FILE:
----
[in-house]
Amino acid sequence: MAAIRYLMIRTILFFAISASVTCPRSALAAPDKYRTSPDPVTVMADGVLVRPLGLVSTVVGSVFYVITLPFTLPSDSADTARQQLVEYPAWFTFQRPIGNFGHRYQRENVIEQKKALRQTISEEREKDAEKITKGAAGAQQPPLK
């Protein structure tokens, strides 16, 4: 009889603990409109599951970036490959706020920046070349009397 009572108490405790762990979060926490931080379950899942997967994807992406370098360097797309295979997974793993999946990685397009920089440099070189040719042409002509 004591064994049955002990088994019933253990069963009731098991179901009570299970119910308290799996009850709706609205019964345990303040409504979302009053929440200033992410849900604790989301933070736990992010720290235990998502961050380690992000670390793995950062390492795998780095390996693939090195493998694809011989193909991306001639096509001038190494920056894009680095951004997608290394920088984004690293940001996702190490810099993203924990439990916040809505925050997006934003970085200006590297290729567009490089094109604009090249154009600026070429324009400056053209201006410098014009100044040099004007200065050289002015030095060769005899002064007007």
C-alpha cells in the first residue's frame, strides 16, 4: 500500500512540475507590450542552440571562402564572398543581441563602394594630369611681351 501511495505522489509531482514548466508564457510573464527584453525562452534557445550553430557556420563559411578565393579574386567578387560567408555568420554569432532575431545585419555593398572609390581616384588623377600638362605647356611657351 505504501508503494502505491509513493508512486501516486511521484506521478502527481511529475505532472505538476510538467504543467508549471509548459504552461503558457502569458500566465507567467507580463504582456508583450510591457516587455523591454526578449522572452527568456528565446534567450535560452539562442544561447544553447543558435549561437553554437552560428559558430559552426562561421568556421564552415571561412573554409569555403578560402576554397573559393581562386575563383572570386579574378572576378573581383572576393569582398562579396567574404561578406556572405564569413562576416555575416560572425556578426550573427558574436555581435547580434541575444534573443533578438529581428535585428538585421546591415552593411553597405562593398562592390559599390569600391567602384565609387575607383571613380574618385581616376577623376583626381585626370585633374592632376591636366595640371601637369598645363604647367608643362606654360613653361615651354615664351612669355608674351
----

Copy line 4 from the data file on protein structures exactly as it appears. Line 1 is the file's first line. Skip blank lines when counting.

C-alpha cells in the first residue's frame, strides 16, 4: 500500500512540475507590450542552440571562402564572398543581441563602394594630369611681351 501511495505522489509531482514548466508564457510573464527584453525562452534557445550553430557556420563559411578565393579574386567578387560567408555568420554569432532575431545585419555593398572609390581616384588623377600638362605647356611657351 505504501508503494502505491509513493508512486501516486511521484506521478502527481511529475505532472505538476510538467504543467508549471509548459504552461503558457502569458500566465507567467507580463504582456508583450510591457516587455523591454526578449522572452527568456528565446534567450535560452539562442544561447544553447543558435549561437553554437552560428559558430559552426562561421568556421564552415571561412573554409569555403578560402576554397573559393581562386575563383572570386579574378572576378573581383572576393569582398562579396567574404561578406556572405564569413562576416555575416560572425556578426550573427558574436555581435547580434541575444534573443533578438529581428535585428538585421546591415552593411553597405562593398562592390559599390569600391567602384565609387575607383571613380574618385581616376577623376583626381585626370585633374592632376591636366595640371601637369598645363604647367608643362606654360613653361615651354615664351612669355608674351